Journal Files

Adjutant reports to Maine 8th; ice made in harbor and bay; Truitt Shoes sell in 50 states

Jan 08, 2018

Jan. 10, 1851

Reading Room: We have now completed arrangements and opened a reading room sufficiently large in its arrangements, we think, to meet the wants of our mercantile and business men, and reading public. Many of our citizens, who, it seems to us are interested in sustaining something of the kind, are not yet upon our list. We hope they will see fit to give as such support as may cover our expenses for the first year at least. The enterprise, to be sure, is not a great one, but we think it is worth sustaining.

Jan. 10, 1862

Appointment: We learn the Mr. Ed. H. Reynolds, of this city, has received the commission of Adjutant, and is assigned to the Maine 8th, now at Port Royal, where he will report himself. Adjutant R. had much experience in military drill and tactics, any amount of pluck and physical activity and toughness, and will be an excellent officer we do not doubt.

The Gunboat Penobscot: We learn that orders have been received for the towage of the Penobscot to some naval depot, for completion of getting the engines ready for steam. The object is to avoid any danger of the closing of our harbor by ice. She will probably leave on Monday, or perhaps earlier.

Jan. 10, 1884

A Cold Wave: On Sunday morning the thermometer in this city indicated twelve degrees below zero, on Monday thirteen – one reports 15 – and on Tuesday ten below. Much ice made in the harbor and bay, but it will not affect navigation unless we have a protracted cold spell. House plants, water pipes, and coal bins suffered during the cold siege. The weather was uniformly    throughout the State Sunday morning, the mercury ranging from 10 to 30 below, reaching the latter point in Danville Junction.

Jan. 9, 1908

Searsport Locals: Capt. and Mrs. O. W. Clark of the five masted schooner Rebecca Palmer entertained at luncheon Tuesday on board his vessel, Capt. and Mrs. N. F. Gilkey and Mr. and Mrs. John Frame.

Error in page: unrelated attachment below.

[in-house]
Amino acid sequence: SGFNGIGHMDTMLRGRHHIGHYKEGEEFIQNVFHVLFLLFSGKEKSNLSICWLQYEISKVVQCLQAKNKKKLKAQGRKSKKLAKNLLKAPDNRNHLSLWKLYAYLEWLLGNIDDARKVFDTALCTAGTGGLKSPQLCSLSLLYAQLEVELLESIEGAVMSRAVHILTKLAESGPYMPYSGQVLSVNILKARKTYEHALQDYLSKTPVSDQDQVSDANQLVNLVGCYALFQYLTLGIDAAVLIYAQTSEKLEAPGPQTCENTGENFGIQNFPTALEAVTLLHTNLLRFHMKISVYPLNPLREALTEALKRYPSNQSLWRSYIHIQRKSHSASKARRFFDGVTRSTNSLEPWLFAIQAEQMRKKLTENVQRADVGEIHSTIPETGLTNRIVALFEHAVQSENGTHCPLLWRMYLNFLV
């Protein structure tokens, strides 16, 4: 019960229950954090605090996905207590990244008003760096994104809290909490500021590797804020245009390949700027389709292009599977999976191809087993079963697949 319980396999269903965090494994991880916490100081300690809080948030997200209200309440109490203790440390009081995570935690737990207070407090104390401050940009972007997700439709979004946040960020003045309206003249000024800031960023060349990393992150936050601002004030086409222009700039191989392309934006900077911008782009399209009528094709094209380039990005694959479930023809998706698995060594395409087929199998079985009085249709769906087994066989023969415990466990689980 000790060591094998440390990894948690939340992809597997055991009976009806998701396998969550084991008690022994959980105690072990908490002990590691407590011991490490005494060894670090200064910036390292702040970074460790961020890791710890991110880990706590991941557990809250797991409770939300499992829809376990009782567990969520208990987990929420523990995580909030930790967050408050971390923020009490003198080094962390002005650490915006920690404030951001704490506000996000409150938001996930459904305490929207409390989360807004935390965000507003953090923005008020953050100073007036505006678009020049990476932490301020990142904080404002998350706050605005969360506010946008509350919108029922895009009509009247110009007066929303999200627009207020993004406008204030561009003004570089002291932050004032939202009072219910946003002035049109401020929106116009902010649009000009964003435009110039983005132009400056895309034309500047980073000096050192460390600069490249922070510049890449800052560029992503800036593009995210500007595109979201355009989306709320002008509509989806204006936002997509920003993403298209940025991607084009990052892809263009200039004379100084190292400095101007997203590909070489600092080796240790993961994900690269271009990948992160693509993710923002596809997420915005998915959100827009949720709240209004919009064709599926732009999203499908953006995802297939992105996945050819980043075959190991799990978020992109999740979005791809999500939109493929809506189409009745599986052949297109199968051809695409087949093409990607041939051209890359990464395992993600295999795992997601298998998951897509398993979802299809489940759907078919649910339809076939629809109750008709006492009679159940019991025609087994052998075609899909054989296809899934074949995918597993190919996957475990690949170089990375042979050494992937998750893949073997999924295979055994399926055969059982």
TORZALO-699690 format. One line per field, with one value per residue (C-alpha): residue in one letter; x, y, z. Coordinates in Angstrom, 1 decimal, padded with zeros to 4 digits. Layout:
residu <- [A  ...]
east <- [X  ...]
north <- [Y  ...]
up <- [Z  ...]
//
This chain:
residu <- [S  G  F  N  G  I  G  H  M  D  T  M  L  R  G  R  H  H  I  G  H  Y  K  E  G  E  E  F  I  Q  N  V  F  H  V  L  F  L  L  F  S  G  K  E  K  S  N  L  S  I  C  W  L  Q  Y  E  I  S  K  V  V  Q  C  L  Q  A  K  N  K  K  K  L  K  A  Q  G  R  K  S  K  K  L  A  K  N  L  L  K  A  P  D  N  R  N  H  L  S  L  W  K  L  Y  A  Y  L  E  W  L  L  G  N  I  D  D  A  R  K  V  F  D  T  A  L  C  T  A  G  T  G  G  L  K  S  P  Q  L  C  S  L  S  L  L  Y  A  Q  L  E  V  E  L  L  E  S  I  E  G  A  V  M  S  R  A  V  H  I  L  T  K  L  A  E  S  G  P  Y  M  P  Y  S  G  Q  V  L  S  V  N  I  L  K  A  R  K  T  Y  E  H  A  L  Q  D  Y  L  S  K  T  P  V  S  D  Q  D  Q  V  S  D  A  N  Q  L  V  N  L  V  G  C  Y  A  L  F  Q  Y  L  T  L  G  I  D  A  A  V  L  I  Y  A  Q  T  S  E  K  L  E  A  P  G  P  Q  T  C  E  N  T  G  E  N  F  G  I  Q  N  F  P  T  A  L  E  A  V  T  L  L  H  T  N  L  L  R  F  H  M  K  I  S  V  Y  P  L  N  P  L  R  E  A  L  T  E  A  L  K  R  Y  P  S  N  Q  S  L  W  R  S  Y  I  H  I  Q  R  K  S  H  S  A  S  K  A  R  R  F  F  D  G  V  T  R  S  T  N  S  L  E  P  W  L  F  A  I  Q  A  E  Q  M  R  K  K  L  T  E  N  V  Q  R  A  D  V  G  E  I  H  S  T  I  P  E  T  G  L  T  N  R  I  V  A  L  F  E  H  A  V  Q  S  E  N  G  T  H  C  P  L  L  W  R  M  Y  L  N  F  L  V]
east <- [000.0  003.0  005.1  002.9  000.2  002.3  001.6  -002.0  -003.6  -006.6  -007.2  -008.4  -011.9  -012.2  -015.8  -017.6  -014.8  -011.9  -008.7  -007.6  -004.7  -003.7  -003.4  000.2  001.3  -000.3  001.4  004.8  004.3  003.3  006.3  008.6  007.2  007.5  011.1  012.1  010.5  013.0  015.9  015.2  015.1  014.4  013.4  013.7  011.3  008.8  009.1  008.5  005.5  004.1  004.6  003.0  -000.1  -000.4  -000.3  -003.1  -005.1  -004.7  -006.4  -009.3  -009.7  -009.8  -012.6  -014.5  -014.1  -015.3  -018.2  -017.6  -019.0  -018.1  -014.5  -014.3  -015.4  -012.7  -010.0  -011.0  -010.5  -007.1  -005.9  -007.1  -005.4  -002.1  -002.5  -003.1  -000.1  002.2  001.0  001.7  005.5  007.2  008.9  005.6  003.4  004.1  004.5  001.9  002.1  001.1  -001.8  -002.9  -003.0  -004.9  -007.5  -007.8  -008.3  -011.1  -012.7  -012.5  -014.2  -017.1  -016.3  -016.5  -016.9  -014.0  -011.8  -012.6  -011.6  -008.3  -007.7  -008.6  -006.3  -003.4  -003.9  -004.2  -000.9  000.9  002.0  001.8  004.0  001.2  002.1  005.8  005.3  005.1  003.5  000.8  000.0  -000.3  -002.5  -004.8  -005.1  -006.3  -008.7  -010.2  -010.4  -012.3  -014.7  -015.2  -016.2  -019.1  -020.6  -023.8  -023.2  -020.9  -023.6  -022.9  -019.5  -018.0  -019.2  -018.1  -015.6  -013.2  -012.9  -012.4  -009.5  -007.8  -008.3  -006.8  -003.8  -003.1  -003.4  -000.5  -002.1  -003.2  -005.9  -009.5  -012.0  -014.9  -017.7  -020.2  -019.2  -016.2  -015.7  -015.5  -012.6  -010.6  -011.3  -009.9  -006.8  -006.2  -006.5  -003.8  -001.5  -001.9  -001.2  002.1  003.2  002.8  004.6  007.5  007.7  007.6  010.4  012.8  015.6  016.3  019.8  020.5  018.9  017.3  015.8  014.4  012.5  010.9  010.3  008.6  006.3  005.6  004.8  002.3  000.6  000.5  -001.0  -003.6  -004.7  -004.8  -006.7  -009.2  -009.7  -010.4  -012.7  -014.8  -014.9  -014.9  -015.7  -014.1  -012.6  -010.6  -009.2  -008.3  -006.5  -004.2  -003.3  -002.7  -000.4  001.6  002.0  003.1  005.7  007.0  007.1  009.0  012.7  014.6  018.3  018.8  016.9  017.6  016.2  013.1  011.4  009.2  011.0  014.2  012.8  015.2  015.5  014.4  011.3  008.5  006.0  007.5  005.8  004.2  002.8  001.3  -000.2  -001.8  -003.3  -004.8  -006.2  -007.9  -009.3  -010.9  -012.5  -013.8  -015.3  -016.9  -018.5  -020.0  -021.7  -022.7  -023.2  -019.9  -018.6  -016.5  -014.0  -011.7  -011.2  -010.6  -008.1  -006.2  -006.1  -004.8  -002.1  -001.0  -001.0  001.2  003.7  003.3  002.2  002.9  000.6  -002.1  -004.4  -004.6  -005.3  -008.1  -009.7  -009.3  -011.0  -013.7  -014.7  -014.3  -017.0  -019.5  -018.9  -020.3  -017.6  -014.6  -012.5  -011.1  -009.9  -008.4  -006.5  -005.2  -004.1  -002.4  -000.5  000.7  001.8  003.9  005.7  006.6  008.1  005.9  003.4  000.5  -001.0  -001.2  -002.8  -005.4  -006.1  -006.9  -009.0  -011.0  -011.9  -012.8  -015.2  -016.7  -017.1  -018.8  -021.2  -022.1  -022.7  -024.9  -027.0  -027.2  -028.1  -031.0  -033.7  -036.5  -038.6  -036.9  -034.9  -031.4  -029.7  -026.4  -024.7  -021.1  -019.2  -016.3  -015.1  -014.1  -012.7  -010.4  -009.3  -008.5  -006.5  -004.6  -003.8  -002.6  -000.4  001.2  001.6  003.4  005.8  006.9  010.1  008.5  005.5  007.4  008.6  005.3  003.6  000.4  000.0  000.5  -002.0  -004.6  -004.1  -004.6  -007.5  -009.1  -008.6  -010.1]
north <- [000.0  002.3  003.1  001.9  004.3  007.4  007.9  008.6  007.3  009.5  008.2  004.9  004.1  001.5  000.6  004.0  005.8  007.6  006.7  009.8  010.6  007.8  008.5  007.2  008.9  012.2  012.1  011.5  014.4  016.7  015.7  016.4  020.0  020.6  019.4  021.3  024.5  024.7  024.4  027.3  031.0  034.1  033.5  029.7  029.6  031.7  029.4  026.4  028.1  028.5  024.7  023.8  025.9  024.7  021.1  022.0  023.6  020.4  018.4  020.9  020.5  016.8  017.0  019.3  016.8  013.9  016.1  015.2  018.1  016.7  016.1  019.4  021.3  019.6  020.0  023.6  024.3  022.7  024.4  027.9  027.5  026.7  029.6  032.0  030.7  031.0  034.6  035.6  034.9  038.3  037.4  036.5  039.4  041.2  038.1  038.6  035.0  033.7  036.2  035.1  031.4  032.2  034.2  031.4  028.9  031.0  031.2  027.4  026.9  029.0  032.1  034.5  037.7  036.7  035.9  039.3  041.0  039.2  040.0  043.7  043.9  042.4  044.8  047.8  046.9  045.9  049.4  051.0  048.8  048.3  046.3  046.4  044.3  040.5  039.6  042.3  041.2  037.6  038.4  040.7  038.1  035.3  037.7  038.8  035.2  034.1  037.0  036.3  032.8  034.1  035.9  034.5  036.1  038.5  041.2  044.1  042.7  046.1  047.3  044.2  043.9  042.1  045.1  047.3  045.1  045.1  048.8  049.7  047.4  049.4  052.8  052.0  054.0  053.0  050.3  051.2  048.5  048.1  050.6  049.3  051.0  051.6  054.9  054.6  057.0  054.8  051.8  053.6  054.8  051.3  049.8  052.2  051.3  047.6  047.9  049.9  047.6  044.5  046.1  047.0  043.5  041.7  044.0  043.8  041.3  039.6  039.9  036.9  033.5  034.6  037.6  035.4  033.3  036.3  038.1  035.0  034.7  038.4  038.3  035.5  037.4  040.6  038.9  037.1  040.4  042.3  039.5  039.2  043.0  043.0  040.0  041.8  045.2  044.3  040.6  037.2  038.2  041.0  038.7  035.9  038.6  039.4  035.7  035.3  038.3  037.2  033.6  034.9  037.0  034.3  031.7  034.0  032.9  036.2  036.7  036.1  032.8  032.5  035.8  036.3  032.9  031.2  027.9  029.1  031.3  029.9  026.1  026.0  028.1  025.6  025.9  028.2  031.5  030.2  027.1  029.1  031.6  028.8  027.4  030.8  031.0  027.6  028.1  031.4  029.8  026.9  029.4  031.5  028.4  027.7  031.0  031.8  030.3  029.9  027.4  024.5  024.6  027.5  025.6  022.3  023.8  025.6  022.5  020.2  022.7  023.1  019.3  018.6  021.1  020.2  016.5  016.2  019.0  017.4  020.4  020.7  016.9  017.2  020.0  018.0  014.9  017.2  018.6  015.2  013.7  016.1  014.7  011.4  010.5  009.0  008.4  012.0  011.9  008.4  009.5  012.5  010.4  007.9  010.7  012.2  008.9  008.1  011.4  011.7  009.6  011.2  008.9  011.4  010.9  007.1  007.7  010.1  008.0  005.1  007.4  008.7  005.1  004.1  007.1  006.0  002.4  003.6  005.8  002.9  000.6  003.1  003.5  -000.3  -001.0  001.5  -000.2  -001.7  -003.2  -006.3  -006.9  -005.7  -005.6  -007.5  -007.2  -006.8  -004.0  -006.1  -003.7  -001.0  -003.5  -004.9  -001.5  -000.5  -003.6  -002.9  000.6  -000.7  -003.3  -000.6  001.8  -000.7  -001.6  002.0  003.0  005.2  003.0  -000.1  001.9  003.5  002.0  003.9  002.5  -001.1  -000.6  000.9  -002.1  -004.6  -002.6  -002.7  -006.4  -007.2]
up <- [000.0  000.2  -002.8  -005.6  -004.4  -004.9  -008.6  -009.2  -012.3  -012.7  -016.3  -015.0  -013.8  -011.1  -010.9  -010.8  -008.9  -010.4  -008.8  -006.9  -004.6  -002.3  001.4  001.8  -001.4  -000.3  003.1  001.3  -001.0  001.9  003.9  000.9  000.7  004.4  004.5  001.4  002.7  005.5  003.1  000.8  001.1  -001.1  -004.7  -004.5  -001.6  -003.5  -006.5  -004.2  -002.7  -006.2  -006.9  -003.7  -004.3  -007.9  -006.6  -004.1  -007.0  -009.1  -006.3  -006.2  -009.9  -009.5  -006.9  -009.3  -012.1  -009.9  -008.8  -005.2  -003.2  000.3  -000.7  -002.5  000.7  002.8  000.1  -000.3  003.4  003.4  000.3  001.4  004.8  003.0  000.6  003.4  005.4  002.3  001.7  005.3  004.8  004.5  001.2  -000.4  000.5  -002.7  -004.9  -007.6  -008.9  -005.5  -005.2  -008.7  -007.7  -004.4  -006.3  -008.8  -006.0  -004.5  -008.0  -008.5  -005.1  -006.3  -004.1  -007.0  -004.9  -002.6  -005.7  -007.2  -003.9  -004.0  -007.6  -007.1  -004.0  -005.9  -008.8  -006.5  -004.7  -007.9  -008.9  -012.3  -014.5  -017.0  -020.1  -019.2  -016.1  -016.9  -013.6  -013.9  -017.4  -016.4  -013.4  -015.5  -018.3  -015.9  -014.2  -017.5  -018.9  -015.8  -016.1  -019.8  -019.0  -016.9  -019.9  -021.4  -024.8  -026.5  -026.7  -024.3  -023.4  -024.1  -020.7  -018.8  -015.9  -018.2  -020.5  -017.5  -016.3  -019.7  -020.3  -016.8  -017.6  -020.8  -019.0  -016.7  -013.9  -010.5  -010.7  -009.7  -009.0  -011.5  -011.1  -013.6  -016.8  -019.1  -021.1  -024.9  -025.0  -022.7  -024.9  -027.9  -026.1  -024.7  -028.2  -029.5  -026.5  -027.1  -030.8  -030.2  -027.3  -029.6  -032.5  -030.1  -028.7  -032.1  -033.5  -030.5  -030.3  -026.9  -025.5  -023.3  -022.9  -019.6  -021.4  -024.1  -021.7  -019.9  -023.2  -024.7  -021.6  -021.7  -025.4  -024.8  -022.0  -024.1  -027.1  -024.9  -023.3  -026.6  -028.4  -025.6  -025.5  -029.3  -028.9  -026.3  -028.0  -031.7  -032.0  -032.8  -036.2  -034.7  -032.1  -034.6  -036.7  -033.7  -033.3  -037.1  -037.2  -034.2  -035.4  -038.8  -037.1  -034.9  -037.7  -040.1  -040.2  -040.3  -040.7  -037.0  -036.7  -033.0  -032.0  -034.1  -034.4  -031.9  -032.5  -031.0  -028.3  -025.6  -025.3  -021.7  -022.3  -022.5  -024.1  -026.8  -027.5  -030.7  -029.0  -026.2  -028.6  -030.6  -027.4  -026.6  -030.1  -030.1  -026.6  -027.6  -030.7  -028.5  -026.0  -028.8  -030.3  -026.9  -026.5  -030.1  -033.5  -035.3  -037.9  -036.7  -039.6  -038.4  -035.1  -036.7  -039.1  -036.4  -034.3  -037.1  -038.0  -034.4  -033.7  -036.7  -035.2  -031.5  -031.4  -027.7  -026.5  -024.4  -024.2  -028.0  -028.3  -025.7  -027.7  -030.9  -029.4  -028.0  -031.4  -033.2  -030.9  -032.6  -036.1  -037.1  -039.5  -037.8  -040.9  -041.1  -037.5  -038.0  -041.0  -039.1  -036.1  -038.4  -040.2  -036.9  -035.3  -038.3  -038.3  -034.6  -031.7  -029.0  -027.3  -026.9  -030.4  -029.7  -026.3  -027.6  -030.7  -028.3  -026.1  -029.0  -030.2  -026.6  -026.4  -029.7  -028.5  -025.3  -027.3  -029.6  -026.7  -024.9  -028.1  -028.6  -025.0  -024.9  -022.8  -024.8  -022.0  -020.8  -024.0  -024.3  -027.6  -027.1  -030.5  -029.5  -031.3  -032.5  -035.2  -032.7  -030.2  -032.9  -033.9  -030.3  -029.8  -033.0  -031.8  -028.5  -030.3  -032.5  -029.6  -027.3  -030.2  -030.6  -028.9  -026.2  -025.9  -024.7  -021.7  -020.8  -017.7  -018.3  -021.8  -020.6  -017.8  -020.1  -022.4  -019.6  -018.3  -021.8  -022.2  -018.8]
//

Jan. 6, 1921

A large life raft has been delivered at the Eastern Steamship pier in this city which has attracted considerable attention. The raft which is the largest brought to this port has a buoyancy of 4000 pounds, and was formerly in use of the Hamburg-American Line Steamer Cincinnati, which was seized by this country at the out-break of the war. This raft was replaced by another shortly before the big craft went down as a result of a submarine attack on a voyage across.

The weather has been very good for the work at the Radio grounds and things have been progressing very well and the building which is being erected by Contractor F. E. Babcock is fast nearing completion.

Playing at the Colonial Theater: Lionel Barrymore in The Copperhead. This is a Super-Special Paramount Artcraft Picture brought to you at a great expense and I feel that you will not object to the slight increase in prices. — W. J. Clifford

Jan. 8, 1942

At a meeting of Bundles for Britain and Bundles for Bluejackets, held at the new headquarters rooms on Phoenix Row, Friday afternoon, reports were received from the dance given Dec. 29 in the Belfast Opera House, which showed receipts of $106.75, after bills were paid. Large bundles were packed with clothing to be shipped to headquarters of Bundles for Britain in New York, after the meeting.

At the Colonial Theatre: Bob Hope and Paulette Goddard top all the fun they gave you in The Ghost Breakers, in their newest comedy, Nothing But the Truth.

Jan. 10, 1963

Truitt Bros. Shoes Sold in Fifty States: Shoes made by Truitt Bros. Inc., which will officially open a new manufacturing plant on Perkins Road, Belfast, next Monday, are available in all 50 states. Executive Vice-President V. J. Klyne states that Tru-Flex and Tru-Bilt shoes are sold by thousands of individual retailers, chain stores and mail-order houses throughout the United States. Tru-Flex brand is a men’s dress shoe while Tru-Bilt shoes are used for work and utility wear. He added that both brands are equally popular with young men and boys.

Jan. 12, 1978

Gale Winds, Rain and Flood Tides Batter County Coastline: Estimates of damage to Waldo County coastal communities from Monday's near hurricane were climbing toward the million dollar mark Wednesday as officials from stormed-ravaged towns phoned in their figures to the Civil Emergency Preparedness Office. Long-time residents are terming the storm the worst in at least 20 years and some say even full-fledged hurricanes which hit Waldo County in the past didn't do the damage caused by Monday's high winds and flooding high tide.

 

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